Van Halen. Guns ‘n’ Roses. Oasis. Some of history’s most notable rock bands have been filled to the brim with internal discord that has been made very public, and watching a band implode has almost become Must-See TV for music fans in the sound-bite-crazed times we live in.
Don’t expect El Ten Eleven to be one of those bands, though.
To hear Kristian Dunn—the duo’s guitarist and doubleneck bass player—tell it, life in the band is more akin to pure bliss than anything else.
“The main ingredient to our longevity is that we get along really well,” he says. “I don’t think we’ve ever had an argument, which is kind of weird. Add on top of that that we click really well, artistically, and there is really no internal reason to stop.”
The instrumental rock band, which formed back in 2002, has released five albums, including their most recent full-length effort, 2012’s Transitions. Fusing straight ahead rock, electronic elements and math rock together, they have won acclaim from the likes of Spin Magazine and even evoked comparisons to Sigur Rós. They have made a solid career out of doing the unusual, and even when an album does not turn out quite how they planned, the tracks are still stories unto themselves.
For example, the title track from Transitions—which clocks in at a shade over 10 minutes in length—was supposed to be quite a bit longer.
“Really we were hoping to have one long song as the entire album,” says Dunn. “A 40-minute song, like a classical piece of music. Obviously that didn’t happen but an abbreviated version of that song ended up being the title track.”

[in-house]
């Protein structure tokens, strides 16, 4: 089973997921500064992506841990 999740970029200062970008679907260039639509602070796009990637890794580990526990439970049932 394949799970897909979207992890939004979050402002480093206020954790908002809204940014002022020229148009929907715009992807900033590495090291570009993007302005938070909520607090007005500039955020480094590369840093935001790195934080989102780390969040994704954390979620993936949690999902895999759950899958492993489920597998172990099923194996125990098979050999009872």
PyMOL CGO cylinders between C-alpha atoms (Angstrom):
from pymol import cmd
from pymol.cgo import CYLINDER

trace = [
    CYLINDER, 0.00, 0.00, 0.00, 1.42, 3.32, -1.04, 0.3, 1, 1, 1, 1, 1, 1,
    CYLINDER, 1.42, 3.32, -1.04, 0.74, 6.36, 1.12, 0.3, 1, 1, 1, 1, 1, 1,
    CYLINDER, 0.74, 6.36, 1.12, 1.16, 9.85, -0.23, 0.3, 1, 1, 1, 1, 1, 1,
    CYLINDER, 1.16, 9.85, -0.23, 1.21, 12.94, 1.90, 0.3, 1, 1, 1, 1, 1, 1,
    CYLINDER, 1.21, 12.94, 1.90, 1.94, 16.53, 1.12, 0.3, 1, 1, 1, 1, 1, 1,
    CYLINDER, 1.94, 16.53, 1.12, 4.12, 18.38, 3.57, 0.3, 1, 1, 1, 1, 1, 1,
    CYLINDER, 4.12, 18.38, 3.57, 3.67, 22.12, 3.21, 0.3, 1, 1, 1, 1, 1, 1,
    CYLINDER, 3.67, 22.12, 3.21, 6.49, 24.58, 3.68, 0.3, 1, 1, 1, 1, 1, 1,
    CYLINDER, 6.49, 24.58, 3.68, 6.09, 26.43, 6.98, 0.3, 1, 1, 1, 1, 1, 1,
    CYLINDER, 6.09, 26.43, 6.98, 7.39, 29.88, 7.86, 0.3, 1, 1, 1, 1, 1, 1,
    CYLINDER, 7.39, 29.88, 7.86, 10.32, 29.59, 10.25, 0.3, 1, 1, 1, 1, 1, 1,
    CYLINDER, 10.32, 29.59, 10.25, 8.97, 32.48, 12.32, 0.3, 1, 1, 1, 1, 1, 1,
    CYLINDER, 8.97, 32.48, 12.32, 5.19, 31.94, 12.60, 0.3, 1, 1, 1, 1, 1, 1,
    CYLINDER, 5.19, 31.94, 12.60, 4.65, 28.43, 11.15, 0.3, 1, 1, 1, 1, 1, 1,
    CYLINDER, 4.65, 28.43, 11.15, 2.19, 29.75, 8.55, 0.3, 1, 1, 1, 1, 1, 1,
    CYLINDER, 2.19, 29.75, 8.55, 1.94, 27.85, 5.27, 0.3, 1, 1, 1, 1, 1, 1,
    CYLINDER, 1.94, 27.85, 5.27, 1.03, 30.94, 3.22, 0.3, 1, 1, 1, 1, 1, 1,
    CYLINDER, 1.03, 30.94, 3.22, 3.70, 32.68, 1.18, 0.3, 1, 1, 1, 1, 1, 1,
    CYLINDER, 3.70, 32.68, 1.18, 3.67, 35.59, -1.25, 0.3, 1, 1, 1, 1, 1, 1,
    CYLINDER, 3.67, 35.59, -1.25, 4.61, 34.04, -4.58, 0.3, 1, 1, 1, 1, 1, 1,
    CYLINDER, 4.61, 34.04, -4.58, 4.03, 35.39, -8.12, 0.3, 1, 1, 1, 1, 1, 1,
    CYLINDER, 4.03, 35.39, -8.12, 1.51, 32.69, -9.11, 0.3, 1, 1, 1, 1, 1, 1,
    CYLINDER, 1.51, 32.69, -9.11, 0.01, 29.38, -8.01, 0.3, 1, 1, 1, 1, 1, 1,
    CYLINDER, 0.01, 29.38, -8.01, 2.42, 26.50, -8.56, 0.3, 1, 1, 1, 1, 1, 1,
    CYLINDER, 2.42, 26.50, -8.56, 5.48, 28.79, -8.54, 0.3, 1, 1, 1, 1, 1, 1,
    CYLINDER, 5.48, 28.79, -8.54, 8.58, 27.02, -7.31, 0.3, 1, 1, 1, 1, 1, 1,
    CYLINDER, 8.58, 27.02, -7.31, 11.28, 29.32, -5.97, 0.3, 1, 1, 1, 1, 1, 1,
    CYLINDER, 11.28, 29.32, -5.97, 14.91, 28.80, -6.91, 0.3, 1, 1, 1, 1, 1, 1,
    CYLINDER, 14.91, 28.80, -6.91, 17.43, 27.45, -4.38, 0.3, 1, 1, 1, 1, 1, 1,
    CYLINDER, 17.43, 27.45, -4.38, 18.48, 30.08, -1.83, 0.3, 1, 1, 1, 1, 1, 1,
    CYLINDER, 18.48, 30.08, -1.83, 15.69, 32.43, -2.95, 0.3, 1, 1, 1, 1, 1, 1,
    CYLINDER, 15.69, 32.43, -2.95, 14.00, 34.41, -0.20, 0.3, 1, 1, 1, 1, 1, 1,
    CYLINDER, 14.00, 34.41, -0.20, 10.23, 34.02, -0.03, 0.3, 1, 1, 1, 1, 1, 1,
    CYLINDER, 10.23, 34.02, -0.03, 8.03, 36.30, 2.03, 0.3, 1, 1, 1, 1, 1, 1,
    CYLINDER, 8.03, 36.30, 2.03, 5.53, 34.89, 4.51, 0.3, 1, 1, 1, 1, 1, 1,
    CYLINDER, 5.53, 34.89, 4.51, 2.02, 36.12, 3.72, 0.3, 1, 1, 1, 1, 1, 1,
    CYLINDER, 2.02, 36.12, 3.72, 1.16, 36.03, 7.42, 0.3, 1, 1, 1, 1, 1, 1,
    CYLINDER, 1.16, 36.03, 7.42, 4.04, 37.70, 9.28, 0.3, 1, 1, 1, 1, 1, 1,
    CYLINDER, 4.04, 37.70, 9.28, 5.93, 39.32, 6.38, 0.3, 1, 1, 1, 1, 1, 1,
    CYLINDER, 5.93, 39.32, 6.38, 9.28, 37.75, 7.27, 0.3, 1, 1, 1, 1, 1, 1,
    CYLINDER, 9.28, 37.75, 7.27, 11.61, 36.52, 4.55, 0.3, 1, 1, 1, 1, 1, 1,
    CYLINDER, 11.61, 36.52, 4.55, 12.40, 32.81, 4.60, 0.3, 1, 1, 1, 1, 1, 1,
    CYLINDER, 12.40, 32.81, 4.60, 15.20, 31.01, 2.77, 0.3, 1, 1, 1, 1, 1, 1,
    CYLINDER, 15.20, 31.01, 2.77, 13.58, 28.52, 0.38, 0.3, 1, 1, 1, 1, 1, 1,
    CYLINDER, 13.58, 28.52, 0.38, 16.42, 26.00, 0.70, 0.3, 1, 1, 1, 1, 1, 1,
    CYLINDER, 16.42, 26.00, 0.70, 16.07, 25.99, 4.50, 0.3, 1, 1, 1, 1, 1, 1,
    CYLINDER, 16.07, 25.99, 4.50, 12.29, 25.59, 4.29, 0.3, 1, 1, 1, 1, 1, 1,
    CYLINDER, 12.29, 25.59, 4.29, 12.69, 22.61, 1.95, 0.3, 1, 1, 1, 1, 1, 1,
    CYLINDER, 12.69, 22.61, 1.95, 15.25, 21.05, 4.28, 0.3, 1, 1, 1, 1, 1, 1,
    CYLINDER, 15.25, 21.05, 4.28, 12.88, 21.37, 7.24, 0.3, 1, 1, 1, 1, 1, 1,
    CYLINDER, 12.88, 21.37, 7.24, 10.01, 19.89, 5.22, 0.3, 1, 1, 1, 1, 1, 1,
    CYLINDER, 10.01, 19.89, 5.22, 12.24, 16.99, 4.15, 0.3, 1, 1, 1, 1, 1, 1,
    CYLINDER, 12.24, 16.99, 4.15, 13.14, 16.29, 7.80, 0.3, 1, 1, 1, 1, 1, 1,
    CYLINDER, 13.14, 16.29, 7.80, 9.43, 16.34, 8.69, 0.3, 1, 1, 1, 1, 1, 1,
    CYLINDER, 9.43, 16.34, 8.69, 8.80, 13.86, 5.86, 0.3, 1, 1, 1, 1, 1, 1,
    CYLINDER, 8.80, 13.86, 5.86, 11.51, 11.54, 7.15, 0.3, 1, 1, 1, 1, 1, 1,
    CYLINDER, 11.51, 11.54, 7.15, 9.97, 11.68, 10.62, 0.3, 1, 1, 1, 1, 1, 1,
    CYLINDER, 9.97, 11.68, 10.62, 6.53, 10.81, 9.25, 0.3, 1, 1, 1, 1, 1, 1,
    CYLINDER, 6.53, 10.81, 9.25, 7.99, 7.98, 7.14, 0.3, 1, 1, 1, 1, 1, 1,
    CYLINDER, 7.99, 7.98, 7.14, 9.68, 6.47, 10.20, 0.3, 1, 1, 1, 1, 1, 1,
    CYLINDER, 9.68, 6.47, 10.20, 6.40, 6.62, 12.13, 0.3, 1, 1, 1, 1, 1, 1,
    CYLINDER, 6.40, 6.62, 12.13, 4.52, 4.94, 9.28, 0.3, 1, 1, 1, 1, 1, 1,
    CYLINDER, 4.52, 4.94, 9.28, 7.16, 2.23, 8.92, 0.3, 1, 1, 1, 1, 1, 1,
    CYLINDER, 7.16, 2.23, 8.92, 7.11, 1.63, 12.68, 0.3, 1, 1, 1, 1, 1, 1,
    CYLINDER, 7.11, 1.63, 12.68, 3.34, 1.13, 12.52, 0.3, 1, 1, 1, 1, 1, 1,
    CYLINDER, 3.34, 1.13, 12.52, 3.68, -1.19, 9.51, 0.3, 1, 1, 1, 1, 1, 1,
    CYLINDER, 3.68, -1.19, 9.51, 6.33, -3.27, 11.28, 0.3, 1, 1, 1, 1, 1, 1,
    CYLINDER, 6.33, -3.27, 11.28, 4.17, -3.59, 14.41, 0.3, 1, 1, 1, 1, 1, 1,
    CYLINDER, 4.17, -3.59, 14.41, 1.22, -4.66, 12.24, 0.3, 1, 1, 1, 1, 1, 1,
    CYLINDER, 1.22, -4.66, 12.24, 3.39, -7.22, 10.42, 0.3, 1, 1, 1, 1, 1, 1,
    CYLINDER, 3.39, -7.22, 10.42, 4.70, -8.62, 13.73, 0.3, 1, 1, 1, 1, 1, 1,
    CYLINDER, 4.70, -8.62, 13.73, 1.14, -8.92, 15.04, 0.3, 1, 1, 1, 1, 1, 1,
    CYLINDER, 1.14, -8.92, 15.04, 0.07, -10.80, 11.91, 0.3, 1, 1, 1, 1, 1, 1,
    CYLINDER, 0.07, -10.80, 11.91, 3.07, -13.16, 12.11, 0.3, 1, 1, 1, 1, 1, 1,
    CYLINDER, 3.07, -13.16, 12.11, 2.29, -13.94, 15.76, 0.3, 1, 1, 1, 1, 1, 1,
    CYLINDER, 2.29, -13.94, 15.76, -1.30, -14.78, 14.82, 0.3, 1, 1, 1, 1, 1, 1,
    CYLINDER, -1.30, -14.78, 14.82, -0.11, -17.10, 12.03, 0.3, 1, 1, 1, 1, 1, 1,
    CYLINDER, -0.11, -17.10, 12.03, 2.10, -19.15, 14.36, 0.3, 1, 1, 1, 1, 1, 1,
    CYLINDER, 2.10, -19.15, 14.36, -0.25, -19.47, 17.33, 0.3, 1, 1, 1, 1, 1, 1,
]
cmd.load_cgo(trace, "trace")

“Transitions” epitomizes the skill the band possesses, creating elaborate, intricate melodies with unusual time signatures one moment, before gradually moving on to more ebullient rock ‘n’ roll hooks later on, and all while creating a sound that is much bigger than you would expect from only two people. This song also demonstrates their considerable love for pedals and sonic layers, but they can tone it down several notches with ease as well, as the minimalistic, dreamlike closer “Lullaby” attests. Similarly, the tracks are given alternately joyous (“Birth”) and heady “No One Died This Time!”).
Unfortunately, the latter track was titled a bit prematurely.
“It seemed like every time we made a record someone would die and we’d dedicate a song to them,” says Dunn. “When we were writing ‘No One Died This Time!’ we couldn’t believe how great it was that no one had left us. But actually, by the time the record came out, another friend of ours—Stimy, a singer in a band I used to be in called Inch—died.”
Tragic occurrences like this aside, however, life is on the upswing for the band. A remix album, Transitions Remixed, came out last year, a new single—“Nova Scotia”—was released recently, and For Emily, the EP from which that single was taken from, is set for release in February. The first decade-plus has not been without its low points, but all things considered, the journey has been worth it.
“We definitely can get caught up in the day to day bullshit of running things and forget how far we’ve come,” says Dunn. “Now and then we look at a huge crowd in a particular town and think, ‘Man, I remember playing to 15 people here.’ But it’s been a very slow climb for us. It’s not like one day we were playing to 25 people and the next it was 2,500. It’s taken years, but we are incredibly grateful, every day.”